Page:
I kind of skulked in and looked for a place to unobtrusively place our things – with six of us we had a lot of coats, boots, etc. – and that is when we met Rafael.  He offered us a shelf back by the linens for our gear then suddenly became elated and pointed to a table where some guests were leaving.  Before I could say “the kids don’t really need robes but thank-” he had five small ones at the ready and one for me, too.  He showed us the bins of pink plastic sandals and we all partook.  He gave us a tour of the 2 steam rooms, the sauna, the cold tub, the showers and the main room with pool and hot tubs.  He appeared unfazed that I had so many children with me and naive to the litigiousness of this country as he showed us the different areas of extremes in temperature and said the kids could roam freely.  “They’ll love it!  Kids are comfortable everywhere.” Rafael enthused.  The lax vibe seemed to extend to the clientele because not once did anyone look askance as the kids went from pool to hot tub to sauna.  As someone who has taken my kids at every age from newborn to age 13 to countless adventures like this, I have to say that this is notable.  And welcome.  I began to relax and enjoy myself.

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Truly getting into the pool, Cleverly and friend watching the Olympics, the kids swimming, another view of that decorative ceiling thing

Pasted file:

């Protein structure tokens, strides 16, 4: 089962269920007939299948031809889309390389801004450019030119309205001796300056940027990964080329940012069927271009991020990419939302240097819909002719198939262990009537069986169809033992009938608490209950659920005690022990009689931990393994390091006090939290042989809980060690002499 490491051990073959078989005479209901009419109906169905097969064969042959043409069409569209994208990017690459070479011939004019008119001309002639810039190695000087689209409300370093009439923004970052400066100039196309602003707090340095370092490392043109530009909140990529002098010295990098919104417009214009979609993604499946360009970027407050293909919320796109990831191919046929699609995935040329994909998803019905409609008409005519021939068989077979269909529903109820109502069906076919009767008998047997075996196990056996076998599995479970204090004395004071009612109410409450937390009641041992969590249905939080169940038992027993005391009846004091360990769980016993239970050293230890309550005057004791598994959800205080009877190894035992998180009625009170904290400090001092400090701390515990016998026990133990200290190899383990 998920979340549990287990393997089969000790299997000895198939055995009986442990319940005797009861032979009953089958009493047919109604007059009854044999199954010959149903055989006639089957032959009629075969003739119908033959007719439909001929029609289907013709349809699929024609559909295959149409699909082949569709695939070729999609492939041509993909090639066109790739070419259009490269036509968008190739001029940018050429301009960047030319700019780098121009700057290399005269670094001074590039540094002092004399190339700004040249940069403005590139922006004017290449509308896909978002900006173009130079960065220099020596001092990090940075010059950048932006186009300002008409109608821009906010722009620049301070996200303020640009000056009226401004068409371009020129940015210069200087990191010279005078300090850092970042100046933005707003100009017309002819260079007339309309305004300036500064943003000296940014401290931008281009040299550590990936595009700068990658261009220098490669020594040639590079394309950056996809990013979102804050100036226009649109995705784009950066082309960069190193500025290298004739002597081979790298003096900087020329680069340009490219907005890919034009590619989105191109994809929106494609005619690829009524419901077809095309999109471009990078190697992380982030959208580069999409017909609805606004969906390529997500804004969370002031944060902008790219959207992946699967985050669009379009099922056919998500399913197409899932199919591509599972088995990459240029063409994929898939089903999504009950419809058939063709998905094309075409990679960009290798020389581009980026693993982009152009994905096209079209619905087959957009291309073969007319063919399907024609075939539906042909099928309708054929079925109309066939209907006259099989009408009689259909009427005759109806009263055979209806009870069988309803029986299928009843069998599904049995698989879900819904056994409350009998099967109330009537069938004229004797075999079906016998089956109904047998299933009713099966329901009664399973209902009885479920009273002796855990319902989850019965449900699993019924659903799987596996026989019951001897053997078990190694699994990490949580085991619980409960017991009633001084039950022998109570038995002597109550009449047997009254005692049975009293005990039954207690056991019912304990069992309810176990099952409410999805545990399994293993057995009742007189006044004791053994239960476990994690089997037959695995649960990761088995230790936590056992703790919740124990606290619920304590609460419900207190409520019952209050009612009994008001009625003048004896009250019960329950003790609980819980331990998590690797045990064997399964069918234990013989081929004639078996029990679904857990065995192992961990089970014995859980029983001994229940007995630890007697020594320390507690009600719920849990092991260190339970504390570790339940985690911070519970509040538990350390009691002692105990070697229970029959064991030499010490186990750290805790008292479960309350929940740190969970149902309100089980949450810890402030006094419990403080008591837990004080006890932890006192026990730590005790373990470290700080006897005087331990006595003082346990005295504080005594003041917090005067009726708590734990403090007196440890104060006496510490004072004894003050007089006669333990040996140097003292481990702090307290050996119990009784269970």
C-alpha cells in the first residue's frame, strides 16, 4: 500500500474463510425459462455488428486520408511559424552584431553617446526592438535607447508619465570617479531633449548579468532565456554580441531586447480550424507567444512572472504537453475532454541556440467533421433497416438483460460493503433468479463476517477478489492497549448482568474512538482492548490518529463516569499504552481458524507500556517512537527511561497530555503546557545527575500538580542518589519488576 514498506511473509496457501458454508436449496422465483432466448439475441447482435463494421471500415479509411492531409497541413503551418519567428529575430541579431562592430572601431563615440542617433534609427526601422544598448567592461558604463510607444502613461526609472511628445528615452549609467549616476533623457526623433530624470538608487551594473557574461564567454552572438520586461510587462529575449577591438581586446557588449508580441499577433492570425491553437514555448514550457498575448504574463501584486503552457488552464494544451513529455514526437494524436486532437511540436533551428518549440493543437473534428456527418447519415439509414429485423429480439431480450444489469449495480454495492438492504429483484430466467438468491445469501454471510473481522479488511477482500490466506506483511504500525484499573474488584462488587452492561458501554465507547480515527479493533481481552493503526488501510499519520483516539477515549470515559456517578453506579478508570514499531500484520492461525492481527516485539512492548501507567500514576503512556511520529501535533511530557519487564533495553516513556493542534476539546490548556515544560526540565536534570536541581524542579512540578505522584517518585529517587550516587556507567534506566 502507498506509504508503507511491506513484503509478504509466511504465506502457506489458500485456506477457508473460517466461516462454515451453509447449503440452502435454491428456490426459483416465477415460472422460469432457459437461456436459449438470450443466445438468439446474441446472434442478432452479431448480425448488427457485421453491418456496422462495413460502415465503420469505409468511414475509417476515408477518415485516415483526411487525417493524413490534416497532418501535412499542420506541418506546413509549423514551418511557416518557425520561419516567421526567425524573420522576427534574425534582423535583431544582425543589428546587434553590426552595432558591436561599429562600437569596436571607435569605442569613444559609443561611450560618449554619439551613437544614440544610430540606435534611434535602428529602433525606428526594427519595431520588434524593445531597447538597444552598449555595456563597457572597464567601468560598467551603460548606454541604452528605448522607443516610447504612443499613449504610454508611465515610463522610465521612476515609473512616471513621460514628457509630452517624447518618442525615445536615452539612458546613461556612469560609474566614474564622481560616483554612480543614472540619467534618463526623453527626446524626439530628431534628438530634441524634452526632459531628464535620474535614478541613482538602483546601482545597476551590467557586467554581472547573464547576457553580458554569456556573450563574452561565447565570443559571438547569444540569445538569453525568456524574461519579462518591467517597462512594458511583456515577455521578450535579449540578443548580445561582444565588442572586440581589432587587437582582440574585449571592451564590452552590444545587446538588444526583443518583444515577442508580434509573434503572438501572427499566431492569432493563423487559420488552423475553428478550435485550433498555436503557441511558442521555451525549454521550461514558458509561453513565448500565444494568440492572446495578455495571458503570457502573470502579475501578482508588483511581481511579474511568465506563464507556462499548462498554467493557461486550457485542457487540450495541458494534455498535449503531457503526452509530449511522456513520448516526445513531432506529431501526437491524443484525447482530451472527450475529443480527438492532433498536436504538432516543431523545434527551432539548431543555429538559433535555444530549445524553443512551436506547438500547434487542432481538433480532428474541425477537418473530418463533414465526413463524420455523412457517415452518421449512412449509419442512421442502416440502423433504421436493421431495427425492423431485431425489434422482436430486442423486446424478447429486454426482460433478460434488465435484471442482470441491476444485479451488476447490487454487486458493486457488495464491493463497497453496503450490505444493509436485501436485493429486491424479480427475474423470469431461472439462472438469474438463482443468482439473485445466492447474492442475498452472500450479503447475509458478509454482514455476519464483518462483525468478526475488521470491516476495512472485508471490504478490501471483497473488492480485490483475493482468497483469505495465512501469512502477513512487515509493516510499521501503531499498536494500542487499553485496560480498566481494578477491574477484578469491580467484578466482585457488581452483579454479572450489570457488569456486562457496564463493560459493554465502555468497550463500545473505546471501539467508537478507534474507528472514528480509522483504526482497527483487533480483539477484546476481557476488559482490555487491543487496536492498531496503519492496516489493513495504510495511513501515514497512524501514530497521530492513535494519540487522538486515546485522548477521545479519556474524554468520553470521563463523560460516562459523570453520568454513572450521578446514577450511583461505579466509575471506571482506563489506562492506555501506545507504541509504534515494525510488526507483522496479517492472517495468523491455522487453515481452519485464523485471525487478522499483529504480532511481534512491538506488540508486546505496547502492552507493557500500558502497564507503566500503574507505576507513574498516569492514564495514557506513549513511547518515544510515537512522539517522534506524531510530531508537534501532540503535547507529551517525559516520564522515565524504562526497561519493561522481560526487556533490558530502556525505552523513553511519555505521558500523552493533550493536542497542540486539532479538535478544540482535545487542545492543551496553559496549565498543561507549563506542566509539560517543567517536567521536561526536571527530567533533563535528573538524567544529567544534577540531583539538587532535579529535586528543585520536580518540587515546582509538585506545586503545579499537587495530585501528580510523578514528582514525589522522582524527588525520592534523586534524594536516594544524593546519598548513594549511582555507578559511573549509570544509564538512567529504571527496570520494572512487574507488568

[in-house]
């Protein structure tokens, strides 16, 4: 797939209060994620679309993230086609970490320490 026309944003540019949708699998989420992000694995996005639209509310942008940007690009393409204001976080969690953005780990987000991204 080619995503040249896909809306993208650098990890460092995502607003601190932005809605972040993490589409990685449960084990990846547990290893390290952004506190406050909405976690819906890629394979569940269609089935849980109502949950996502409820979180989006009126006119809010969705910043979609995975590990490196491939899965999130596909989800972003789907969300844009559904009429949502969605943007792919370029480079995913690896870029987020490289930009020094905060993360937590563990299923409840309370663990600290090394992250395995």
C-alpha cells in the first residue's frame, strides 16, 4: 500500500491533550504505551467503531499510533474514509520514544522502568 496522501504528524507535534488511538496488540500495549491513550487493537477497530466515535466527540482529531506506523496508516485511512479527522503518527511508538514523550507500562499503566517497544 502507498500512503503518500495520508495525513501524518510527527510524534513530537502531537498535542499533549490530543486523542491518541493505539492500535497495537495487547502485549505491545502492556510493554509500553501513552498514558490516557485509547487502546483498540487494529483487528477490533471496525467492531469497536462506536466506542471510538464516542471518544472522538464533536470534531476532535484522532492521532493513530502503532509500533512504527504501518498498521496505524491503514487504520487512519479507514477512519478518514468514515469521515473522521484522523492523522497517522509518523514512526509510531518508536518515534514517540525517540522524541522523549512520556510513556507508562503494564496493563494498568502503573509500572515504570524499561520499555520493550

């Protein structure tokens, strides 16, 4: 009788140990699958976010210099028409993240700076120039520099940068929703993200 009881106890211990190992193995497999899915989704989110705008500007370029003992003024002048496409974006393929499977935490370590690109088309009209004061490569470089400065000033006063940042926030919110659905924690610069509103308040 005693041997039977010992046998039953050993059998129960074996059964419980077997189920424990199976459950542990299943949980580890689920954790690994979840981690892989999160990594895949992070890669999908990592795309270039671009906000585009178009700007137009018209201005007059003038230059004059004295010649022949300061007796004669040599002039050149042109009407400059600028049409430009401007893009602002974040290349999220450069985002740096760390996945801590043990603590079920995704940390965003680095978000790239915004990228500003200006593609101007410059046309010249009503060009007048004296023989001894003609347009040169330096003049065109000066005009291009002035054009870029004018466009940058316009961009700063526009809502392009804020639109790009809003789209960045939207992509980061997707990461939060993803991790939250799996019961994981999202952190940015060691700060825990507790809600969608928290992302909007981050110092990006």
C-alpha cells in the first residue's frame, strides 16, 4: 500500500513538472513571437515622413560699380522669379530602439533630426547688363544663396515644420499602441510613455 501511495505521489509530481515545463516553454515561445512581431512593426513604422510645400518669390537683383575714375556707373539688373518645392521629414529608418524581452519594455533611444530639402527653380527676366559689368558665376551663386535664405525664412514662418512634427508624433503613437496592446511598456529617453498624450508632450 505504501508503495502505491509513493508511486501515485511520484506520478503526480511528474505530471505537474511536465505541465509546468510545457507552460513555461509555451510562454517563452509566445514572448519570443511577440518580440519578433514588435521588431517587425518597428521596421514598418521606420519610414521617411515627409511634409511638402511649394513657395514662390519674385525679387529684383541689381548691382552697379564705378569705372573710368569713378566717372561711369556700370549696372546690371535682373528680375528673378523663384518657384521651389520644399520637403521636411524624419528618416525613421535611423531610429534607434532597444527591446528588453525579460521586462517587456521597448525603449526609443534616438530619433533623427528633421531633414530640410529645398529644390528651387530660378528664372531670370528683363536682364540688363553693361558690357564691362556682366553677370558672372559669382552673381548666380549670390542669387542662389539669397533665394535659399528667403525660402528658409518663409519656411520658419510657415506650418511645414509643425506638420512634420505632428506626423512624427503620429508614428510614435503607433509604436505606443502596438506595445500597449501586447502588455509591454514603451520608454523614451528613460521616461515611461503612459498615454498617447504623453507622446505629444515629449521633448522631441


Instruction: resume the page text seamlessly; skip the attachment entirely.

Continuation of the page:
В ба́не ве́ник доро́же де́нег.
A bath-broom in the banya is worth more than money.

So with everyone so happy and relaxed, why were people hitting each other with bunches of branches?  let’s consult Master Russian again.

What do you need a venik in the banya for?

Russian family

  ©iStockphoto.com/Andrey Shchekalev

At Russian banya there are special bath brooms (ве́ник) that are used. These brooms or veniks are bundles of twigs and leafy branches bound together from some kind of tree—usually they are from birch or oak trees. The veniks are dipped into cold water and then smacked briskly all over the body. There is a special person who is responsible for this, called banschik (ба́нщик). But usually people don’t need banschik’s help because groups of friends typically go together and are able to smack each other with veniks.

So there, it’s therapeutic.  Lucky us, a friendly young Russian couple offered their venik to us and we tried it out.  Personally, I enjoyed it, and I know Cleverly had fun smacking me briskly with the branches.  The couple mentioned that the branches are imported from Russia because though the same trees grow here “they aren’t as good”.

So we spent over 5 hours enjoying the banya, the pool and hot tubs, and the people watching (lots of older men, tattooed youth, some hung-over college kids, a few other children, and a couple with an adorable two-month-old), not to mention the Olympics broadcast.  I have to agree that  Ба́ня здоровит, разгово́р весели́т.
The banya makes you healthy, it stimulates conversation.  People were so relaxed and friendly to me and the kids.  My skin felt great.  I loved the hot sauna followed by the pull-chain shower that was cold enough to be icemelt from the Kolka Glacier.  I kept thinking what a better mother and what a better person I could be if I could do this regularly.     What a great day.  Sometimes the best trips are unexpected and local and preceded by disappointment, and that makes found adventure all the better.

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One thought on “Russia Feb. 2014 – ok, not really

  1. Pingback: St. Petersburg, Russia, June 2016 | Tripping Fantastic 2